Each year, the Urban and Environmental Policy and Planning (UEP) department recognizes a number of student theses with the UEP Outstanding Thesis Award. This year, the committee of independent and impartial UEP faculty awarded this prize to three students: Yingran Li, Meghan Tenhoff, and Rachel Bowers. These students have been invited to present their work at a UEP thesis Cities@Tufts colloquium in the Spring and will publish blog posts summarizing their research findings in the coming semester.
All of the theses submitted to the Thesis Awards Committee for consideration this year were of excellent quality, and make important contributions to the various intersecting fields associated with the Department of Urban and Environmental Policy and Planning. To judge among them, each thesis was reviewed against the following five criteria:
- Quality of writing: Thesis addresses the problem or question posed and constructs a clear, compelling, well-crafted argument using appropriate supports from own data analysis and/or from literature
- Organization of dissertation: Thesis did what it said it would do in a logical, thorough, complete, and nuanced way
- Use of methods: Thesis utilized methods in appropriate and/or innovative ways
- Potential for impact: Thesis is likely to have an effect, benefit, or contribution to economic, social, cultural, and other aspects of the lives of citizens and society beyond contributions to academic research
- Contribution to the discipline: Thesis advances or extends knowledge in the field
Each of the award-winning theses are described and linked below:
Exploring the Equity Implications of Green Stormwater Infrastructure Planning in Pittsburgh, PA, Rachel Bowers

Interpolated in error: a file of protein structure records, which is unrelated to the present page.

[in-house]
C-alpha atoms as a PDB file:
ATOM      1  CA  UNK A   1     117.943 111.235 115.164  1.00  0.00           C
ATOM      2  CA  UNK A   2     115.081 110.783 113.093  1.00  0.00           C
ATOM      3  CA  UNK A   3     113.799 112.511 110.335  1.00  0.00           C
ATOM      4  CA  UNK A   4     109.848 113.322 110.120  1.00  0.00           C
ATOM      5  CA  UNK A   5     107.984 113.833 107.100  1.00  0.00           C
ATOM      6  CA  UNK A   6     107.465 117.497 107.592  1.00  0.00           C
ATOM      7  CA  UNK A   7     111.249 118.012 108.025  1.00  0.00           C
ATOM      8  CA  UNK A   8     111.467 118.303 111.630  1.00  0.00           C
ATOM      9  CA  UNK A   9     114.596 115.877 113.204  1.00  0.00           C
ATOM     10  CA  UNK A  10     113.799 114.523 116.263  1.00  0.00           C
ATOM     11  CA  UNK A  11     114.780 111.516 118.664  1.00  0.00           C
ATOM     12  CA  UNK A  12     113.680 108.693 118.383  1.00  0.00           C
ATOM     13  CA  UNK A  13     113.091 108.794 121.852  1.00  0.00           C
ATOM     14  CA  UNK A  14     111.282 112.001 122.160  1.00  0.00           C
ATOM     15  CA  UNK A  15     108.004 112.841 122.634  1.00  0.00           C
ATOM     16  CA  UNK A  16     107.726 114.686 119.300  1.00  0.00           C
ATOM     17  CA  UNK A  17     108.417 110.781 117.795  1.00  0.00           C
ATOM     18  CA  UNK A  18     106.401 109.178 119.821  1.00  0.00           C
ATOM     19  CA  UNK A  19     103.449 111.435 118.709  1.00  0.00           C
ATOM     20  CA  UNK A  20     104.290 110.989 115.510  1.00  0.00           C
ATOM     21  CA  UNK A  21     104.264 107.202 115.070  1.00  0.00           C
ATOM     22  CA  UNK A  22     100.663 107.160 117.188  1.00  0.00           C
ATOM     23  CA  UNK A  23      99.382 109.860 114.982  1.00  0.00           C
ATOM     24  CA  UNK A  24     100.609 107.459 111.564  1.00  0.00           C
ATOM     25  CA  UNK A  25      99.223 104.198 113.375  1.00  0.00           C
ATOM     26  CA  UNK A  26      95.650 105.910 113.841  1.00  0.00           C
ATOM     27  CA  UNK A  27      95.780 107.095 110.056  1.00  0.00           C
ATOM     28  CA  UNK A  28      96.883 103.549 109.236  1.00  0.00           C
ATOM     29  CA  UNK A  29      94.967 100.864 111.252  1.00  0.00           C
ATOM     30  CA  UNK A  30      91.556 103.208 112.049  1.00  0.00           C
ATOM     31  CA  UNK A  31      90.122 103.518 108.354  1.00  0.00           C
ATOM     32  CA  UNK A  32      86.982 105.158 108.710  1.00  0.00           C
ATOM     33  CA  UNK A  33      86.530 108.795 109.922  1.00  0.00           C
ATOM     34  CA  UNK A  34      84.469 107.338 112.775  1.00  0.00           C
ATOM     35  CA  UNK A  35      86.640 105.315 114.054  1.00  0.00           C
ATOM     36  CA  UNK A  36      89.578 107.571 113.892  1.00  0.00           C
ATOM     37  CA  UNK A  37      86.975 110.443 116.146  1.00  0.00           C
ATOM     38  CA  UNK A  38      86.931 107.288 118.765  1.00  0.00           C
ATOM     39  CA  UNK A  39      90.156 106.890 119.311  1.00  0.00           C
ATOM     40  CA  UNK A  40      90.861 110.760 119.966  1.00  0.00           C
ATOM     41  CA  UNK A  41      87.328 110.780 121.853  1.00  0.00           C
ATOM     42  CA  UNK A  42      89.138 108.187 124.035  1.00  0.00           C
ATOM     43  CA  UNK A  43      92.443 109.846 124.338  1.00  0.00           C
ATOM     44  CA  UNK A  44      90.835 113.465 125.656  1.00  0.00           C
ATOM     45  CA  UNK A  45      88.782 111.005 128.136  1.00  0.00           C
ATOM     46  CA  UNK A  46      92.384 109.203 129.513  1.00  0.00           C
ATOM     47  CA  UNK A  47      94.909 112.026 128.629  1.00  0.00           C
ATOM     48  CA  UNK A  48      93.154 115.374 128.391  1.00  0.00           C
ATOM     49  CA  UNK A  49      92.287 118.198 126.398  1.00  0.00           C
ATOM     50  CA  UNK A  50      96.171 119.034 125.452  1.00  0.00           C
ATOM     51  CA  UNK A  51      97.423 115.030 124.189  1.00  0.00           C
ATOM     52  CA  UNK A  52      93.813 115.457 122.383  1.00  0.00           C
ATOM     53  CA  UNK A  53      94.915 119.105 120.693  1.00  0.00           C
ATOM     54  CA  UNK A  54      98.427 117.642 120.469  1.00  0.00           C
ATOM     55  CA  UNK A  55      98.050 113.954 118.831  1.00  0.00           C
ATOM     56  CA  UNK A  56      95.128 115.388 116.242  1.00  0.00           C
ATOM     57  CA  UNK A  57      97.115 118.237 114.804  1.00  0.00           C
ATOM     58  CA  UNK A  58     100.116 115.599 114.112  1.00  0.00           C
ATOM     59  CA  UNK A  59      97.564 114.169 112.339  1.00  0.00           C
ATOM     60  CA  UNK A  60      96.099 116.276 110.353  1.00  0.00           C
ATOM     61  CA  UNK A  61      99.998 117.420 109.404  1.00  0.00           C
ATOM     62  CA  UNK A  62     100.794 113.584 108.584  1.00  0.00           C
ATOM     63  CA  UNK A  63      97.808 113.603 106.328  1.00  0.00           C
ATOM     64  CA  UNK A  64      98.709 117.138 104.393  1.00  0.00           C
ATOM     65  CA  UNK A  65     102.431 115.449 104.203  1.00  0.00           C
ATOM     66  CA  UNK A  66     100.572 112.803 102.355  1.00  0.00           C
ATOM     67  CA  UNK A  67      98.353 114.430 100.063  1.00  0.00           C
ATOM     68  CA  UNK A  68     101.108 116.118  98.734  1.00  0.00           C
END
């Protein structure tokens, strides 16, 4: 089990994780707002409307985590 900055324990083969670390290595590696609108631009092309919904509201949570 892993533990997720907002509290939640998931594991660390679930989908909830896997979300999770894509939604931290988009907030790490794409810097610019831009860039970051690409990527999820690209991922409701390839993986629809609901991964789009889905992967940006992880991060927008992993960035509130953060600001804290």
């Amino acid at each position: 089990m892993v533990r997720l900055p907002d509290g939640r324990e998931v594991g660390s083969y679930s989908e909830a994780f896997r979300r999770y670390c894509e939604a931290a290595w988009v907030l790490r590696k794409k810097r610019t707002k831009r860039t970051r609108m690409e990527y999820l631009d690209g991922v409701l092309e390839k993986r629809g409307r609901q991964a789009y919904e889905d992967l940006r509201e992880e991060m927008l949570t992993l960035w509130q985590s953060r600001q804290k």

Abstract: Green Infrastructure (GI) technologies offer promise in cost-effectively managing stormwater while also addressing existing social, economic, and environmental vulnerabilities. When prioritized in communities of greater privilege or in gentrifying neighborhoods, however, GI can also reinforce and reproduce existing inequities. Drawing from principles of distributive justice, this thesis uses a geospatial analytical approach to explore the equity implications of GI planning in the postindustrial city of Pittsburgh, PA. First, spatial regression models are used to examine how GI has been distributed in relation to social-environmental vulnerability in Pittsburgh census tracts. Second, a multi-criteria evaluation model, called the Green Infrastructure Equity Planning (GIEP) model, uses variables related to GI’s social-environmental benefits to make census-tract-level recommendations for GI distribution that maximizes benefits for disadvantaged populations.
Overall, results suggest that while not consistently inequitable, GI has not been prioritized in communities that could most benefit from its presence. The GIEP model offers a spatial planning framework that counters this by emphasizing social-environmentally vulnerable tracts that could benefit from GI’s functions beyond stormwater remediation. However, the model output indicates that prioritizing GI benefits alone could lead toward investments in gentrifying neighborhoods. These findings shine light on the equity challenges associated with sustainable climate resilience planning. As Pittsburgh begins a stormwater master planning process, this research provides critical insights for considering equity in GI planning efforts while being mindful of potential unintended consequences like Resilience Gentrification.